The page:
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Pioneering drone technology leads to new discoveries in Iraq
Bead necklace; gold and lapis lazuli; Ur, Iraq; 2600BC – 2300BC. © The Trustees of the British Museum.



LONDON.- A new approach to archaeology in Iraq using high resolution drone imagery has led to the discovery, identification, and preservation of ancient buildings, from over 4,000 years ago. This is the first time drone technology has been used in this way for cultural heritage sites in southern Iraq.

A unique combination of remote sensing work using high resolution drone imagery, ground-truthing and conservation techniques. Without this important work, these buildings would have remained hidden under the surface. Fieldwork research such as this provides new and important insight into archaeological sites and objects from this region within the British Museum’s collection and museums in Iraq.

Field research from Iraq in combination with key objects from the Museum’s collection forms the narrative of the British Museum touring exhibition Ancient Iraq: new discoveries. This exhibition, in its final week in Nottingham, explores the cultural heritage of Iraq through 80 remarkable objects, and seeks to highlight the challenges of protecting Iraq’s rich and diverse cultural heritage following decades of conflict.

Drone research and site conservation work is part of the Girsu Project which builds upon the work of the British Museum’s Iraq Scheme (2016–21). The Girsu project, beginning autumn 2021, develops new excavations and on-site training courses in southern Iraq. The Project focuses on modern Tello, the site of the ancient Sumerian city of Girsu, where the world’s oldest bridge and a significant temple complex have already been uncovered. Ancient Sumerians (c.3000–2000 BC) are notable for having invented the world’s first writing system, dating from about five thousand years ago.

Following heavy rain at the site of Girsu in 2019, traces of walls and indications of rooms could be identified from the faint appearance of lines on photos taken by drones. Successful targeted digs by the Girsu Project team, including experts from the British Museum and Iraqi archaeologists, led the team to deduce that the building dates from the late third millennium, making it 4,000 years old. Excavation work has revealed an extremely large complex with separated areas including storage rooms and a kitchen. Archaeologists have also uncovered within the rooms clay tablets, cylinder seals and seal impressions, indicating that this could have been an important administrative building linked to the governors of Girsu. The excavated mud-brick walls overlap so perfectly with those indicated on the drone photos that this pioneering work will serve as the basis for future excavations at similar historical sites.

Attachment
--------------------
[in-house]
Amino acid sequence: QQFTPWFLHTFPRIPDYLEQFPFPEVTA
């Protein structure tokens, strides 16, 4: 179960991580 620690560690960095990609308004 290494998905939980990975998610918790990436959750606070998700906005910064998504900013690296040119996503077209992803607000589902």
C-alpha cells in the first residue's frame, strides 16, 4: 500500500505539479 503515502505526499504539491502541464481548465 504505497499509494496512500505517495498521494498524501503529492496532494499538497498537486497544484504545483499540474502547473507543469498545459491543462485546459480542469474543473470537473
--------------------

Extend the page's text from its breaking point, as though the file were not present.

Additionally, the work of the new Girsu Project has led to another ground-breaking technique as the mud-bricks at the site of the building have been excavated and conserved simultaneously. The new site conservation project aims at establishing a system where conservation runs in tandem with excavations and research, including that any necessary preservation measures are taken within the same fieldwork season. This is a new way of working at important heritage sites like Girsu in Iraq, and the first time this has been done in Iraq.

Girsu continues to yield an impressive number of finds – around 1,000 pieces have been discovered in the autumn 2021 season, including inscribed votive objects, a rare foundation figurine, a worshipping statuette and a series of beautifully carved cylinder seals. These have all been safely handed over to the Iraq Museum in Baghdad. A trench in the ancient Sacred City, another new excavation area which has been eroded by wind and rain, uncovered a unique stone statuette in the shape of a worshiping braided figure, dating back to the early third millennium

In collaboration with five universities across the country (Mosul, Babel, Qadisiyah, Simawa, and Nasiriyah), archaeology students benefit from on-site training at Girsu with experts from the British Museum. Their training scheme is designed as an intensive course in field survey in which students learn the principles of surveying techniques, collecting artefacts and how to process finds. For autumn 2021, this work concentrated on the northeast of the site between two large ancient canals where preparatory fieldwork led the team to believe that this area could be the nucleus of the Tello pre-urban settlement dating back over 5,000 years ago. Alongside this is the continuation of training Iraqi archaeologists and conservators from the State Board of Antiquities and Heritage and the implementation of the Girsu heritage management plan.